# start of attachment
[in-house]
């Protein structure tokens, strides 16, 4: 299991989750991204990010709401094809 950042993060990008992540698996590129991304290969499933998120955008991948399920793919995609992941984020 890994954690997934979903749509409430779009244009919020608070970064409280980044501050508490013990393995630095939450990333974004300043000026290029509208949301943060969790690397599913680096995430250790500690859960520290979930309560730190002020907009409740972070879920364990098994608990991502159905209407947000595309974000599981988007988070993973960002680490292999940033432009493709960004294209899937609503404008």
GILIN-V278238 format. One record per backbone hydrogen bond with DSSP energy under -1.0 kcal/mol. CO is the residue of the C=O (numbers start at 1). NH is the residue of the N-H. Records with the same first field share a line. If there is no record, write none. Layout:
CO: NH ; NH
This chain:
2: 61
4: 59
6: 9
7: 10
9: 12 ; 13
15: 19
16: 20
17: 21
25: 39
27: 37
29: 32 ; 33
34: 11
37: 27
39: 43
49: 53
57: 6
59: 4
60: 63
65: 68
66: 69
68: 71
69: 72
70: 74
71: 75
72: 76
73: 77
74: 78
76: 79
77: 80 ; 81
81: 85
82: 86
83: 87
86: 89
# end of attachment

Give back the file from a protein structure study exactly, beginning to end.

[in-house]
């Protein structure tokens, strides 16, 4: 299991989750991204990010709401094809 950042993060990008992540698996590129991304290969499933998120955008991948399920793919995609992941984020 890994954690997934979903749509409430779009244009919020608070970064409280980044501050508490013990393995630095939450990333974004300043000026290029509208949301943060969790690397599913680096995430250790500690859960520290979930309560730190002020907009409740972070879920364990098994608990991502159905209407947000595309974000599981988007988070993973960002680490292999940033432009493709960004294209899937609503404008």
GILIN-V278238 format. One record per backbone hydrogen bond with DSSP energy under -1.0 kcal/mol. CO is the residue of the C=O (numbers start at 1). NH is the residue of the N-H. Records with the same first field share a line. If there is no record, write none. Layout:
CO: NH ; NH
This chain:
2: 61
4: 59
6: 9
7: 10
9: 12 ; 13
15: 19
16: 20
17: 21
25: 39
27: 37
29: 32 ; 33
34: 11
37: 27
39: 43
49: 53
57: 6
59: 4
60: 63
65: 68
66: 69
68: 71
69: 72
70: 74
71: 75
72: 76
73: 77
74: 78
76: 79
77: 80 ; 81
81: 85
82: 86
83: 87
86: 89